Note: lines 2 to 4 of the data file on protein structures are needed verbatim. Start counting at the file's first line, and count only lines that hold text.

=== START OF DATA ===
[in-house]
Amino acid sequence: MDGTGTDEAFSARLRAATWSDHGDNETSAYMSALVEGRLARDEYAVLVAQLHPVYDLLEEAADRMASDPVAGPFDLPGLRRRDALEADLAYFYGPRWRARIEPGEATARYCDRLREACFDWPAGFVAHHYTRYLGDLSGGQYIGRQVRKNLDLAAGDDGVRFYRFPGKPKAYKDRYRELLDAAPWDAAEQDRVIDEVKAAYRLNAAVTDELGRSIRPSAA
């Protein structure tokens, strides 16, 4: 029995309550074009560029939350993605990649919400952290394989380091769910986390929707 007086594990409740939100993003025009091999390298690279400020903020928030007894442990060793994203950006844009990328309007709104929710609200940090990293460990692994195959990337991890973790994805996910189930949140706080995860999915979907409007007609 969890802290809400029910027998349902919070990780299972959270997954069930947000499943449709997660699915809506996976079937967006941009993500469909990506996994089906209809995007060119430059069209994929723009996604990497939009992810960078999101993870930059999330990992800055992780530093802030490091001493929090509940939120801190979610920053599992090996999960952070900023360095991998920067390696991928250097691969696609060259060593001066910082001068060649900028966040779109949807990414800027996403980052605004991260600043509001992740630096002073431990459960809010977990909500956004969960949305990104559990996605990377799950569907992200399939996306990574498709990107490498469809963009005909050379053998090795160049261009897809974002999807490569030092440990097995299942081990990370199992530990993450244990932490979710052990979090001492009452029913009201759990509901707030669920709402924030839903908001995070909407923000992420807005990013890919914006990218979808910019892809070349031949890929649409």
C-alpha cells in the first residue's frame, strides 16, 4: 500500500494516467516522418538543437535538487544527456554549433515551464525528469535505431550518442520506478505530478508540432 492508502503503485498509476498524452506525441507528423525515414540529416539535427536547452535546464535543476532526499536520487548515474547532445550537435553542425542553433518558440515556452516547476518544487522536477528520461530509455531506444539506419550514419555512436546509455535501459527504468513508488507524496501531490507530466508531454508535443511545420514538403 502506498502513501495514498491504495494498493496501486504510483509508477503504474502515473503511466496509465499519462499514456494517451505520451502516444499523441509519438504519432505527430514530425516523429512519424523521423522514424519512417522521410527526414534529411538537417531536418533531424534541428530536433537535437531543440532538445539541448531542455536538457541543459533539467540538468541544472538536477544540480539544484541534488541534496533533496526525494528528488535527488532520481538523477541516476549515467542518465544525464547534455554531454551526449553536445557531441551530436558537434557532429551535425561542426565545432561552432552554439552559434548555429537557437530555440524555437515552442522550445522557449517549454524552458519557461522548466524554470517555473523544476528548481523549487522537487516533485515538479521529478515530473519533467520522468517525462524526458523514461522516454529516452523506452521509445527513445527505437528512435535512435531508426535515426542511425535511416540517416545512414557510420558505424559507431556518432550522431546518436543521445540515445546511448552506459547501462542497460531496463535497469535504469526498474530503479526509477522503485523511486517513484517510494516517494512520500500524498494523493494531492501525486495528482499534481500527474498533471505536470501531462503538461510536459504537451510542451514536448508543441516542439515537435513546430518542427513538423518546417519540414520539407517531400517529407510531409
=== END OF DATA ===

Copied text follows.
Amino acid sequence: MDGTGTDEAFSARLRAATWSDHGDNETSAYMSALVEGRLARDEYAVLVAQLHPVYDLLEEAADRMASDPVAGPFDLPGLRRRDALEADLAYFYGPRWRARIEPGEATARYCDRLREACFDWPAGFVAHHYTRYLGDLSGGQYIGRQVRKNLDLAAGDDGVRFYRFPGKPKAYKDRYRELLDAAPWDAAEQDRVIDEVKAAYRLNAAVTDELGRSIRPSAA
């Protein structure tokens, strides 16, 4: 029995309550074009560029939350993605990649919400952290394989380091769910986390929707 007086594990409740939100993003025009091999390298690279400020903020928030007894442990060793994203950006844009990328309007709104929710609200940090990293460990692994195959990337991890973790994805996910189930949140706080995860999915979907409007007609 969890802290809400029910027998349902919070990780299972959270997954069930947000499943449709997660699915809506996976079937967006941009993500469909990506996994089906209809995007060119430059069209994929723009996604990497939009992810960078999101993870930059999330990992800055992780530093802030490091001493929090509940939120801190979610920053599992090996999960952070900023360095991998920067390696991928250097691969696609060259060593001066910082001068060649900028966040779109949807990414800027996403980052605004991260600043509001992740630096002073431990459960809010977990909500956004969960949305990104559990996605990377799950569907992200399939996306990574498709990107490498469809963009005909050379053998090795160049261009897809974002999807490569030092440990097995299942081990990370199992530990993450244990932490979710052990979090001492009452029913009201759990509901707030669920709402924030839903908001995070909407923000992420807005990013890919914006990218979808910019892809070349031949890929649409």
C-alpha cells in the first residue's frame, strides 16, 4: 500500500494516467516522418538543437535538487544527456554549433515551464525528469535505431550518442520506478505530478508540432 492508502503503485498509476498524452506525441507528423525515414540529416539535427536547452535546464535543476532526499536520487548515474547532445550537435553542425542553433518558440515556452516547476518544487522536477528520461530509455531506444539506419550514419555512436546509455535501459527504468513508488507524496501531490507530466508531454508535443511545420514538403 502506498502513501495514498491504495494498493496501486504510483509508477503504474502515473503511466496509465499519462499514456494517451505520451502516444499523441509519438504519432505527430514530425516523429512519424523521423522514424519512417522521410527526414534529411538537417531536418533531424534541428530536433537535437531543440532538445539541448531542455536538457541543459533539467540538468541544472538536477544540480539544484541534488541534496533533496526525494528528488535527488532520481538523477541516476549515467542518465544525464547534455554531454551526449553536445557531441551530436558537434557532429551535425561542426565545432561552432552554439552559434548555429537557437530555440524555437515552442522550445522557449517549454524552458519557461522548466524554470517555473523544476528548481523549487522537487516533485515538479521529478515530473519533467520522468517525462524526458523514461522516454529516452523506452521509445527513445527505437528512435535512435531508426535515426542511425535511416540517416545512414557510420558505424559507431556518432550522431546518436543521445540515445546511448552506459547501462542497460531496463535497469535504469526498474530503479526509477522503485523511486517513484517510494516517494512520500500524498494523493494531492501525486495528482499534481500527474498533471505536470501531462503538461510536459504537451510542451514536448508543441516542439515537435513546430518542427513538423518546417519540414520539407517531400517529407510531409